How toxic has the presidential race become? It appears that many GOP politicians are going to find things to do other than attend the convention July 18-21 in Cleveland.
Given the potential for utter chaos and even physical confrontations, even some top party figures have stated publicly that they will not be in attendance.
A number of high-profile Republicans, fearful of a potential melee in Cleveland this summer, are considering skipping the Republican National Convention and campaigning back home instead.
With the presidential campaign hitting a fever pitch and Donald Trump warning about riots if he’s denied the nomination, some House and Senate Republicans tell CNN that it makes more sense to spend time with voters back home rather than be associated with the drama engulfing their party.
But even some leading party stalwarts are planning to skip the convention.
Asked Tuesday if he’d attend the convention, former Florida Gov. Jeb Bush told CNN: “No.”
“Unlikely,” GOP Sen. Kelly Ayotte said when asked if she’d be in Cleveland in the midst of her tough bid for a second term. “I’ve got a lot of work to do in New Hampshire, I have my own re-election and I’m going to be focusing on my voters in New Hampshire.”
The decision underscores the dilemma confronting Republicans in being tied too closely to the top of the ticket — particularly incumbents from swing states worried that Trump’s divisive candidacy and Ted Cruz’s rigid brand of conservatism will doom their chances at keeping power in both chambers of Congress.
I don’t get it. Who are they trying to fool? Do they think that suddenly, voters will forget they’re Republicans?
I understand the reasoning behind not attending the convention. But I’ve got news for these Republicans: the party brand already stinks to high heaven and trying to escape the stench by disclaiming affiliation with what will happen in Cleveland is futile.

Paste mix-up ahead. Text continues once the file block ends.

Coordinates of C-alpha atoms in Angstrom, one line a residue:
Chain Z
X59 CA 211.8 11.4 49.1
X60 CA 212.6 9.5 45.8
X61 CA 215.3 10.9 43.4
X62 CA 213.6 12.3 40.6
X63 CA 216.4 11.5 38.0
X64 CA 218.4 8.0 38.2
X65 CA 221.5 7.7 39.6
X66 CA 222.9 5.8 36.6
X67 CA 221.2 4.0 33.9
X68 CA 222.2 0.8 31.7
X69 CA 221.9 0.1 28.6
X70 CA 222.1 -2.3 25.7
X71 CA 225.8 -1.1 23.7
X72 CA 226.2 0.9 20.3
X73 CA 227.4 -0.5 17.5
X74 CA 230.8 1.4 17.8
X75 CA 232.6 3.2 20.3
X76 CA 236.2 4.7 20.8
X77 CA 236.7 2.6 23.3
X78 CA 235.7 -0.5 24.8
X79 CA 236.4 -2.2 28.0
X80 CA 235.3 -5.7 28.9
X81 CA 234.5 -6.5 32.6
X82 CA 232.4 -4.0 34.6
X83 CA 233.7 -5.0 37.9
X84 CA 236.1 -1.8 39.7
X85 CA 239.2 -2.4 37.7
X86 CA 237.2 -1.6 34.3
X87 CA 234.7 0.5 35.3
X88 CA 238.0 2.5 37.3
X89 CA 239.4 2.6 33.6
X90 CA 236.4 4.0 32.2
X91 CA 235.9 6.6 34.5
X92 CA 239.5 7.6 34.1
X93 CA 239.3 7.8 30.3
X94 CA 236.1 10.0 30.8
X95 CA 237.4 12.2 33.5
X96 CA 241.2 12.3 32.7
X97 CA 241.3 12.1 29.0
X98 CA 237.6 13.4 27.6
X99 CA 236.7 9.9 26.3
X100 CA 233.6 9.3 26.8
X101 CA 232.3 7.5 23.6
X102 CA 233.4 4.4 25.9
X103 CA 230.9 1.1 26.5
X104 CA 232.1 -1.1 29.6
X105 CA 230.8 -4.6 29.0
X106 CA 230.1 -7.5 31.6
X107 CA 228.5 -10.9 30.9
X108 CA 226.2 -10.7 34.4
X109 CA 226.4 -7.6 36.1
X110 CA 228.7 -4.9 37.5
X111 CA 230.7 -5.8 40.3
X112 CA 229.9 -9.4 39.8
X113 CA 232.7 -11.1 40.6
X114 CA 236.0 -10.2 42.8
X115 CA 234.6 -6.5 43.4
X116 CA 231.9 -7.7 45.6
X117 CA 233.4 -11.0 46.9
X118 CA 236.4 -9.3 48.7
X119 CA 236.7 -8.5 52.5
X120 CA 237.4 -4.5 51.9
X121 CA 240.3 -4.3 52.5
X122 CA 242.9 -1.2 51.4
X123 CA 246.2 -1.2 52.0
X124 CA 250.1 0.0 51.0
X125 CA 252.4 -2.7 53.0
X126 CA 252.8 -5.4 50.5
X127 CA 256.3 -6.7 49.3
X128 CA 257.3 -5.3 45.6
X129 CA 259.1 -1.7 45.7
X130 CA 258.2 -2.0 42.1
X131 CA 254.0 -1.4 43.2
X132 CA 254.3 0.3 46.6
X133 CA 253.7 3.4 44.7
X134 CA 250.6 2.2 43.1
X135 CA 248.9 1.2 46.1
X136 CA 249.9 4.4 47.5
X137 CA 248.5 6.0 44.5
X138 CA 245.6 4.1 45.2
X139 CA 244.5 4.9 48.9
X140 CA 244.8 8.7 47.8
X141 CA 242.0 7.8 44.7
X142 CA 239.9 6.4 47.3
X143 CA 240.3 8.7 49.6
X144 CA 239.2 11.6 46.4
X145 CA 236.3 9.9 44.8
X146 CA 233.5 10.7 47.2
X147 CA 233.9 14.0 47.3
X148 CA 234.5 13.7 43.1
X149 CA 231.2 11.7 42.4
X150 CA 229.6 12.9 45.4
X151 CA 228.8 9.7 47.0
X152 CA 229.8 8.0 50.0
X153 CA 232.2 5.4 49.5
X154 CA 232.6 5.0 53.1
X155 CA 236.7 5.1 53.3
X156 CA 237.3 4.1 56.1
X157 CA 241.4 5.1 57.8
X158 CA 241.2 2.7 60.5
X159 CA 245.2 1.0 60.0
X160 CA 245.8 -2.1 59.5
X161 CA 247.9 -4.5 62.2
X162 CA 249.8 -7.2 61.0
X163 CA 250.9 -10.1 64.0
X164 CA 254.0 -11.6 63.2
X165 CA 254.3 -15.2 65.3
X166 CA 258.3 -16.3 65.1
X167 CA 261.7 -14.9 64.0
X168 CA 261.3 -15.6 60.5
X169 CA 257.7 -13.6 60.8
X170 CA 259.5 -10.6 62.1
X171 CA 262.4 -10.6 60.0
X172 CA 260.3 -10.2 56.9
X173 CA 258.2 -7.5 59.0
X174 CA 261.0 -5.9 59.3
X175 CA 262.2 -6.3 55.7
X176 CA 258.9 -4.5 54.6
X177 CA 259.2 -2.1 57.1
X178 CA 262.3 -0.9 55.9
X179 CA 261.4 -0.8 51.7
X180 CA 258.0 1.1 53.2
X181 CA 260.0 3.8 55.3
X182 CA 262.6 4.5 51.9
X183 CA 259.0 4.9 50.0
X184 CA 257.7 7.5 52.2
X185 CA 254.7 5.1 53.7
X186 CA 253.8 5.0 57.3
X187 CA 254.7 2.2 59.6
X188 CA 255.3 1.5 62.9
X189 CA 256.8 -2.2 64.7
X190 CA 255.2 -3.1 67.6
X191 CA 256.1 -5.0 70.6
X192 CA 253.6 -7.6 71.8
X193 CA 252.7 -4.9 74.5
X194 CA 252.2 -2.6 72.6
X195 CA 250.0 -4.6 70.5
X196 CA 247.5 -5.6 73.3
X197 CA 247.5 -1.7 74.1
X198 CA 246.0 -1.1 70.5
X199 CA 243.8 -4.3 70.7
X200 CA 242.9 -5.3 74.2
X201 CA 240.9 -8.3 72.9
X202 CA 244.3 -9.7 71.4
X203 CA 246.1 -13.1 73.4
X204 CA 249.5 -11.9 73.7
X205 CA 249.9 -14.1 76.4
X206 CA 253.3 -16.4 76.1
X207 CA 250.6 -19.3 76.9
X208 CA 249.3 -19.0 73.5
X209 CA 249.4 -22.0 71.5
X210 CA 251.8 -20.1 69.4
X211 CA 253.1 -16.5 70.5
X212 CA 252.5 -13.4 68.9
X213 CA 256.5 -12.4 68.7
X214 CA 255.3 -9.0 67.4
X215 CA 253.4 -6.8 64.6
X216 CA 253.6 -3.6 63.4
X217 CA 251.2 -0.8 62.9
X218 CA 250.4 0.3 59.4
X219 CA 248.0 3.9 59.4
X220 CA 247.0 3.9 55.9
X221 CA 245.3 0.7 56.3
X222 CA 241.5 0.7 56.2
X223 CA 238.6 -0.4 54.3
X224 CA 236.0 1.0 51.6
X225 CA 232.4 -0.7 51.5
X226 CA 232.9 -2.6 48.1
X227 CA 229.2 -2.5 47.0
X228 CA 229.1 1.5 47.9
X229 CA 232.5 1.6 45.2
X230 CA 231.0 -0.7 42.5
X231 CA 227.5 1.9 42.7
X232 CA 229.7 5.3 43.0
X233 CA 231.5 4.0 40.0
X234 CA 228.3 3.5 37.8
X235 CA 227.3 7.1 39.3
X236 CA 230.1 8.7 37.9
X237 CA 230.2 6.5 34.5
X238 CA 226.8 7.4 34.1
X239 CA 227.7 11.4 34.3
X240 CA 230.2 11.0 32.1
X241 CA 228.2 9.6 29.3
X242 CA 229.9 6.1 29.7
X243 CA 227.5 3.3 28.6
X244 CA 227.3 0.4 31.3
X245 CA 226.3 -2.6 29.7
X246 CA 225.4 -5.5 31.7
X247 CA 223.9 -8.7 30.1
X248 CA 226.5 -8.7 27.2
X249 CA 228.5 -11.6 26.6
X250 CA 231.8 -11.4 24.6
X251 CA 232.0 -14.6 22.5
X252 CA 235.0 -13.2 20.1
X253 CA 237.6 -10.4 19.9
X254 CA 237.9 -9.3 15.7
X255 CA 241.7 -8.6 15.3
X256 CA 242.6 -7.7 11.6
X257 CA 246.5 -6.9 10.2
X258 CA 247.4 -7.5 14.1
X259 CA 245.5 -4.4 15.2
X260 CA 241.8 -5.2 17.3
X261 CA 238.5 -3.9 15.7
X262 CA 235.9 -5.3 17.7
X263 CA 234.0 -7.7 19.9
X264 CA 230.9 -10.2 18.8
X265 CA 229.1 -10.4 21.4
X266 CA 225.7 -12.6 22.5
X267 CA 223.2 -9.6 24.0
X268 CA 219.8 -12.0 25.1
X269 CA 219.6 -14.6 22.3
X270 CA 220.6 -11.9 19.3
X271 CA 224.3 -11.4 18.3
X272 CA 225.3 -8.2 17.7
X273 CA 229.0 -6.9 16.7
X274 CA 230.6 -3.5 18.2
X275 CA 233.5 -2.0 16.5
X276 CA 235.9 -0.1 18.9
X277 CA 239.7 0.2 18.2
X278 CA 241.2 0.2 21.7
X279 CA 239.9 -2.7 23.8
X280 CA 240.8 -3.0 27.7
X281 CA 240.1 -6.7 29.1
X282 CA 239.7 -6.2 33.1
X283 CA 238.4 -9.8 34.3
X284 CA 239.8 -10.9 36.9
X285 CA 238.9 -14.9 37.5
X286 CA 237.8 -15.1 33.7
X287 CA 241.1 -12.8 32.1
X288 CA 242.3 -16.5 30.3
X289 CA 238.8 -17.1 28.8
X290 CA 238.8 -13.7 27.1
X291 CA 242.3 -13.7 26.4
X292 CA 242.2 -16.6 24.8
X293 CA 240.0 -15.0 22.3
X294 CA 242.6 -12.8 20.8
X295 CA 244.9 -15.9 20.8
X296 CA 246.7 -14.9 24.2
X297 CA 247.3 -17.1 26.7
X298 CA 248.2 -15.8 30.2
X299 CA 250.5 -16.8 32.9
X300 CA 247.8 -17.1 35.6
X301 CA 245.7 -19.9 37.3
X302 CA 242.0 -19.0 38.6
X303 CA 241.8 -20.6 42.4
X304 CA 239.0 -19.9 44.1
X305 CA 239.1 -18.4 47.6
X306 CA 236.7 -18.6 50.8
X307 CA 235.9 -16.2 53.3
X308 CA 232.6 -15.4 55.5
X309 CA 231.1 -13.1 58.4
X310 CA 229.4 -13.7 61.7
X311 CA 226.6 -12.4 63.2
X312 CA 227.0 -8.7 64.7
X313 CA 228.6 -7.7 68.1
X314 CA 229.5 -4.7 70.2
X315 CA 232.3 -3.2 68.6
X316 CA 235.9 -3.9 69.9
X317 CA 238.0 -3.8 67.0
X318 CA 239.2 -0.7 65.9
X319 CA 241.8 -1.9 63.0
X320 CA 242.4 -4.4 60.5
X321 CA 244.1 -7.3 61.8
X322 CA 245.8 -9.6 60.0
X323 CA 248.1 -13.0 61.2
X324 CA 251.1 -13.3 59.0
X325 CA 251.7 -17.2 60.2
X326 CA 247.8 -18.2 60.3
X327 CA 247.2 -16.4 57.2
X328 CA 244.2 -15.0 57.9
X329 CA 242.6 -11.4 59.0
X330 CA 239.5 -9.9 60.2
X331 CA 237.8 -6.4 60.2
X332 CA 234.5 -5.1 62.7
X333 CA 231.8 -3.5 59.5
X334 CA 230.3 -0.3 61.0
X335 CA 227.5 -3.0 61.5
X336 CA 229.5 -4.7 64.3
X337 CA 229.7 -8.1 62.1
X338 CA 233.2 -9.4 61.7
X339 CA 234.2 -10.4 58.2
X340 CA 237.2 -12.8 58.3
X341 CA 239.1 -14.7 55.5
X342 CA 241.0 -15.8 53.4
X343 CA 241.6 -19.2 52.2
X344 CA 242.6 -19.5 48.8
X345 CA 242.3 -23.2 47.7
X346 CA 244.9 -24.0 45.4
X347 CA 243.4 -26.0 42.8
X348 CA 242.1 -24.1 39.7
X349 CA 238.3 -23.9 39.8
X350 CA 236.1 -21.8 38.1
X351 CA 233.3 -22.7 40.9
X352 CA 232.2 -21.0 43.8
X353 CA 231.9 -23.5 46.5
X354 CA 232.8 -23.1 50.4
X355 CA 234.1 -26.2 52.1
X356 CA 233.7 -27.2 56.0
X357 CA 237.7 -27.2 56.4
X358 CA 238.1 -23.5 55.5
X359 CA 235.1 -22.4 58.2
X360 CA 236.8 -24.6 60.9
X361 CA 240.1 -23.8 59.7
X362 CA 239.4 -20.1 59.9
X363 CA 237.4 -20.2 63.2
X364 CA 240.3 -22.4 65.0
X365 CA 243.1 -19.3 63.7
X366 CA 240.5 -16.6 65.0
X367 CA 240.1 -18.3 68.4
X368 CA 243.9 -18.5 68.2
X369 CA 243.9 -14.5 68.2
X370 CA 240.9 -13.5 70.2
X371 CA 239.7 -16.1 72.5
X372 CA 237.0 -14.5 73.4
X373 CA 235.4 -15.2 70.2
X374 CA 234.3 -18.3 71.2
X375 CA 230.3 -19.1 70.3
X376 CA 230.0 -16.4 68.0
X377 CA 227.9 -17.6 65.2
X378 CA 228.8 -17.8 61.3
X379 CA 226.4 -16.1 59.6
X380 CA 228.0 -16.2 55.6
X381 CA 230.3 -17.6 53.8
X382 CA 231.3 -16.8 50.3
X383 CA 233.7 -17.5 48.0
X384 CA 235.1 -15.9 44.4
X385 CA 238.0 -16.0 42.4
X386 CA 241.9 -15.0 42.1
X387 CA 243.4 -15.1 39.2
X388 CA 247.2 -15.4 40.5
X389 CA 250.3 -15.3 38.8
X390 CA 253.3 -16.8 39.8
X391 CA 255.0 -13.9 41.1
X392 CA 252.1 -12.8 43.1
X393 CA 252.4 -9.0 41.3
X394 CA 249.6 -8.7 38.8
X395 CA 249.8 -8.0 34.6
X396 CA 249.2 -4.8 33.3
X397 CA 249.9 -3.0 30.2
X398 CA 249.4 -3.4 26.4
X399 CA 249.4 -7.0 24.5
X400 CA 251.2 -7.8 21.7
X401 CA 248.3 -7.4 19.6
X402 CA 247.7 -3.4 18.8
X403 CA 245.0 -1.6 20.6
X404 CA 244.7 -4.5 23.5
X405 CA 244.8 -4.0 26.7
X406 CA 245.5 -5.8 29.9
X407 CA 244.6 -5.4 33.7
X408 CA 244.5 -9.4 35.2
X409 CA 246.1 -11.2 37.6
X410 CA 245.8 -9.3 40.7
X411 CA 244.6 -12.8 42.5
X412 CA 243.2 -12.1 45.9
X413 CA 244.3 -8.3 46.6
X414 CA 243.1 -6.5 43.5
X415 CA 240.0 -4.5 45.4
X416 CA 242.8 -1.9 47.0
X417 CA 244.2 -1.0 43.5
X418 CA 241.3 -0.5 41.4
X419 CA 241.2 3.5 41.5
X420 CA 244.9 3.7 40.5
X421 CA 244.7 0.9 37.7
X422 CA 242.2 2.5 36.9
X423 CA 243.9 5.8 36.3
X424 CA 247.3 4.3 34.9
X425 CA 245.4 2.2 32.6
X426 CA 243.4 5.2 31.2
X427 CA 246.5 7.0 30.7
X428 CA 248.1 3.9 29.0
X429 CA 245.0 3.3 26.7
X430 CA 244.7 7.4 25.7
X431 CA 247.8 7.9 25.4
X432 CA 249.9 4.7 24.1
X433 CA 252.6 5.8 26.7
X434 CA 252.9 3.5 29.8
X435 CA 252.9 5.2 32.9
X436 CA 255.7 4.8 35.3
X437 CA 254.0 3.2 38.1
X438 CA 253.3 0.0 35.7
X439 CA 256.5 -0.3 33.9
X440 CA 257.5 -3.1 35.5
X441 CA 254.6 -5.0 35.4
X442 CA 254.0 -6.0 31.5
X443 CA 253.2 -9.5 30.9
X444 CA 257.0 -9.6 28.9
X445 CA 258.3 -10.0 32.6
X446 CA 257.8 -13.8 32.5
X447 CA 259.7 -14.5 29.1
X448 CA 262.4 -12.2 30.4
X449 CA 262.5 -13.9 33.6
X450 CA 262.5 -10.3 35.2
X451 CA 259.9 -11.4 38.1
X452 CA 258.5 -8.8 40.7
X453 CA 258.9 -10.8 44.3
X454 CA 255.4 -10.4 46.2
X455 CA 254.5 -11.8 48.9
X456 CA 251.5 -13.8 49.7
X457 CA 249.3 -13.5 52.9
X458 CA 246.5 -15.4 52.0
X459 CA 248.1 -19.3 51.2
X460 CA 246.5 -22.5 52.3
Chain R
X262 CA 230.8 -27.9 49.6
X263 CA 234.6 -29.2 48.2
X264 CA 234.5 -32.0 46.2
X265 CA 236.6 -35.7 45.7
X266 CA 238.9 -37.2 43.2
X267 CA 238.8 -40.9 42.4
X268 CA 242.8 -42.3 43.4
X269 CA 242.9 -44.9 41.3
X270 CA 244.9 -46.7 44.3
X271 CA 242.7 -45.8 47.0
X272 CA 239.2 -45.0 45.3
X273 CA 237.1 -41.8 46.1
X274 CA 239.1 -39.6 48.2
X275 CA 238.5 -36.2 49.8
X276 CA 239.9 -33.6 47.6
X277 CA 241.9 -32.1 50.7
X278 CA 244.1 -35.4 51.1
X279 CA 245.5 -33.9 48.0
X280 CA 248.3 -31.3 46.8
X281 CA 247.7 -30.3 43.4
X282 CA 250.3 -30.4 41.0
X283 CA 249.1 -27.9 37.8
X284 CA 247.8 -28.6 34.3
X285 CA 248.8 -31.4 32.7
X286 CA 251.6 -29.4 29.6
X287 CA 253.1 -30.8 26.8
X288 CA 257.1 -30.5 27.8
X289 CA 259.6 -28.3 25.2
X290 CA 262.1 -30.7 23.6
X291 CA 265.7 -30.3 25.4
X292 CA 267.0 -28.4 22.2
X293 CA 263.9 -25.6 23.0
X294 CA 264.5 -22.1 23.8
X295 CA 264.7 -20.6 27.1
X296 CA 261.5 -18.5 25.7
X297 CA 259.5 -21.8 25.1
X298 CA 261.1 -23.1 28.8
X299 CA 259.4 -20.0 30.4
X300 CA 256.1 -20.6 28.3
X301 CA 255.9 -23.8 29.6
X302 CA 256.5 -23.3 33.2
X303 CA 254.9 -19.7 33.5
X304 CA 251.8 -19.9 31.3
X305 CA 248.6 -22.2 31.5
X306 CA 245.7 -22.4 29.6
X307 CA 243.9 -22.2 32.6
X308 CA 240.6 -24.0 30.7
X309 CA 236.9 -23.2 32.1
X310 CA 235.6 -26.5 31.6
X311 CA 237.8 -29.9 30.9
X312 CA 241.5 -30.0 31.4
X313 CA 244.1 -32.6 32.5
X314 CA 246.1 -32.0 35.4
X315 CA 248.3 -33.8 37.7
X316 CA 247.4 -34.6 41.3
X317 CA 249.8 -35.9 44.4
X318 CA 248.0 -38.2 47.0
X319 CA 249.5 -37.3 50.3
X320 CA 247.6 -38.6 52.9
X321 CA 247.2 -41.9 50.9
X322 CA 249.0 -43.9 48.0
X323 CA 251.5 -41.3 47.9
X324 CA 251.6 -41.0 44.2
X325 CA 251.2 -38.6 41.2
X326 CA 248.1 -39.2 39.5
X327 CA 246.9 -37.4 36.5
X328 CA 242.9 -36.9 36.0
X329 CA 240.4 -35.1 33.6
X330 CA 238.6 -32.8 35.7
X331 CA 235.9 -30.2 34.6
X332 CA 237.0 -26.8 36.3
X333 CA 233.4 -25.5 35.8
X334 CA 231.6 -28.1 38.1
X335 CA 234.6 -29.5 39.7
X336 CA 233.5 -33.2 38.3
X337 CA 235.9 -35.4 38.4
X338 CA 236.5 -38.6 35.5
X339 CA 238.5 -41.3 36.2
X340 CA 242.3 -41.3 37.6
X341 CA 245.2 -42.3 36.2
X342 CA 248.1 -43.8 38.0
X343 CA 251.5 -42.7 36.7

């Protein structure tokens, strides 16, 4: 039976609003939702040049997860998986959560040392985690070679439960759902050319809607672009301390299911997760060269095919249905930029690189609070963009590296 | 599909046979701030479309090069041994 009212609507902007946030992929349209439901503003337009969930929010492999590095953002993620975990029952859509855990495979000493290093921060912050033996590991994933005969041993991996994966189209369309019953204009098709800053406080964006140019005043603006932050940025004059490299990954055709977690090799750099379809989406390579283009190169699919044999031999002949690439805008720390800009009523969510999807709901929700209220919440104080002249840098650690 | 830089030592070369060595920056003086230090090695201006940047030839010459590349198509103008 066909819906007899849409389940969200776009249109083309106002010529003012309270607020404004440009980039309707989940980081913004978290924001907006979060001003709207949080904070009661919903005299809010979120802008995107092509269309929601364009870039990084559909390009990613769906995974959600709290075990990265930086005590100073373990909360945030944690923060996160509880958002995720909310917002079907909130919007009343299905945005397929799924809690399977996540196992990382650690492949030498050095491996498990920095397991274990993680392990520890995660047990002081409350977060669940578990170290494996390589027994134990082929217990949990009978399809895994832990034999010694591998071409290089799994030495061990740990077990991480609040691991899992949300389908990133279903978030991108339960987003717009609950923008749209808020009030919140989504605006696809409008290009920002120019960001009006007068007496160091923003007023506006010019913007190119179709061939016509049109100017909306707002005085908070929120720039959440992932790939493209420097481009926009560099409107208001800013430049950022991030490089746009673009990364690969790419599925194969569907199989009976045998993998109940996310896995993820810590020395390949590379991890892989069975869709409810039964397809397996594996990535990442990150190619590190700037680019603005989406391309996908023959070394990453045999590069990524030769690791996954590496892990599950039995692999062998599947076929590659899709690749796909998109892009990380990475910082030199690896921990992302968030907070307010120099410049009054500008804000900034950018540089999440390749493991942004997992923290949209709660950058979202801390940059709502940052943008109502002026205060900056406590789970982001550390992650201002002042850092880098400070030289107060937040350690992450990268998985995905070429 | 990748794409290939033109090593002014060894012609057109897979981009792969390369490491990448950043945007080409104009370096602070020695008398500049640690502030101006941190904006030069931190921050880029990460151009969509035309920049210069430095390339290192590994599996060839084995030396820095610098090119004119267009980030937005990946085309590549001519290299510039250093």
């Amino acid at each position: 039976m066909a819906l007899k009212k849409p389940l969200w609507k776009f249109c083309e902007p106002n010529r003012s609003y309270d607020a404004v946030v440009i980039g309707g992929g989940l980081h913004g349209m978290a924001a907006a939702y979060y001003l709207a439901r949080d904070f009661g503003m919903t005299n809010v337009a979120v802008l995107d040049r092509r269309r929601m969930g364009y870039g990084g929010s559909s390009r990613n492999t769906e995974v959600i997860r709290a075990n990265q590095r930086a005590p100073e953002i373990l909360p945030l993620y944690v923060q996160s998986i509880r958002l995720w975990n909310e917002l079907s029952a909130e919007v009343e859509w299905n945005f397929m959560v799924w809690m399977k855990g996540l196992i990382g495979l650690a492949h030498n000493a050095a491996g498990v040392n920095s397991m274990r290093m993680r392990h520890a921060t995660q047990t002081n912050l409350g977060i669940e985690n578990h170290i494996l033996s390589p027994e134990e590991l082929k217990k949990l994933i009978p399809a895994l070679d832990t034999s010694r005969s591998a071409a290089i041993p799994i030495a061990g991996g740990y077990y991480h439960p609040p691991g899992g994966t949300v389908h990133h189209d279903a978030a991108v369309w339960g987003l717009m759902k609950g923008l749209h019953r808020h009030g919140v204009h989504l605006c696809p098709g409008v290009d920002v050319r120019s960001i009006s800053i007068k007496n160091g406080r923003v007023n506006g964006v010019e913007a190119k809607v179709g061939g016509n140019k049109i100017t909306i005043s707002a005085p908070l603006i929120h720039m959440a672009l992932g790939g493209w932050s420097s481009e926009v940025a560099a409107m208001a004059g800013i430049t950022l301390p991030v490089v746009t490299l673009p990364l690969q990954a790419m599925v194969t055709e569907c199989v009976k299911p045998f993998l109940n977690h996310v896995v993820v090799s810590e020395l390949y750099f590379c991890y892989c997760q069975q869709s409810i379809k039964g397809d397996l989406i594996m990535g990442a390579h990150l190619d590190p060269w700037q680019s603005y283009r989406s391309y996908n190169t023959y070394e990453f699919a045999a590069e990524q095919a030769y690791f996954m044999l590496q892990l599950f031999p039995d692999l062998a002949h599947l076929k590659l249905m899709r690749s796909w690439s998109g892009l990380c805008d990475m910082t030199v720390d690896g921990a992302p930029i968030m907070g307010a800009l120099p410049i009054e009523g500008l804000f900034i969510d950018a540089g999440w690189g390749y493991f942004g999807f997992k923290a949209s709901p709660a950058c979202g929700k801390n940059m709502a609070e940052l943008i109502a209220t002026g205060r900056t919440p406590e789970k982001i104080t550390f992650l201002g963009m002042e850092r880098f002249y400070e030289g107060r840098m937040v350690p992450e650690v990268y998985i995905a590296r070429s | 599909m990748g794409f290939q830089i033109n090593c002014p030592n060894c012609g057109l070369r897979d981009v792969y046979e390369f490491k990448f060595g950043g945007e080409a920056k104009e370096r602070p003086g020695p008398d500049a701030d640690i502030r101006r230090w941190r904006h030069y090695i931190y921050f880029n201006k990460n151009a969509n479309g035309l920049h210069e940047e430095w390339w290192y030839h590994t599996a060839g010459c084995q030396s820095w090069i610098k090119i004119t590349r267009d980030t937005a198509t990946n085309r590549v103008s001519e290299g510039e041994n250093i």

What’s taken hold is a kind of Trump psychosis that colors every political decision Republican politicians are making:
Some Republicans plainly fear that a contested convention could lead to a bitter fight over who should lead their party heading into November. But others are just as worried that a Trump nomination could lead to furious protests, forcing vulnerable incumbents to defend their controversial standard bearer and his penchant for making off-color comments.
“I don’t see any reason for any candidate to go to any convention, unless it’s in their home state,” said the Senate GOP leadership aide, who asked not be named. “Their time is better spent at home talking to voters.”
Of course, not all Republicans are heeding that advice. Pennsylvania Sen. Pat Toomey, who faces a tough battle for reelection, said he plans to go to Cleveland.
The left will seek to drown out not only Trump if he is the nominee, but every significant Republican running for office. Because, free speech.
How many of these Republicans who wish they weren’t Republicans are going to be re-elected? They will be the flotsam and jetsam left over after the tidal wave that will engulf the GOP in November recedes.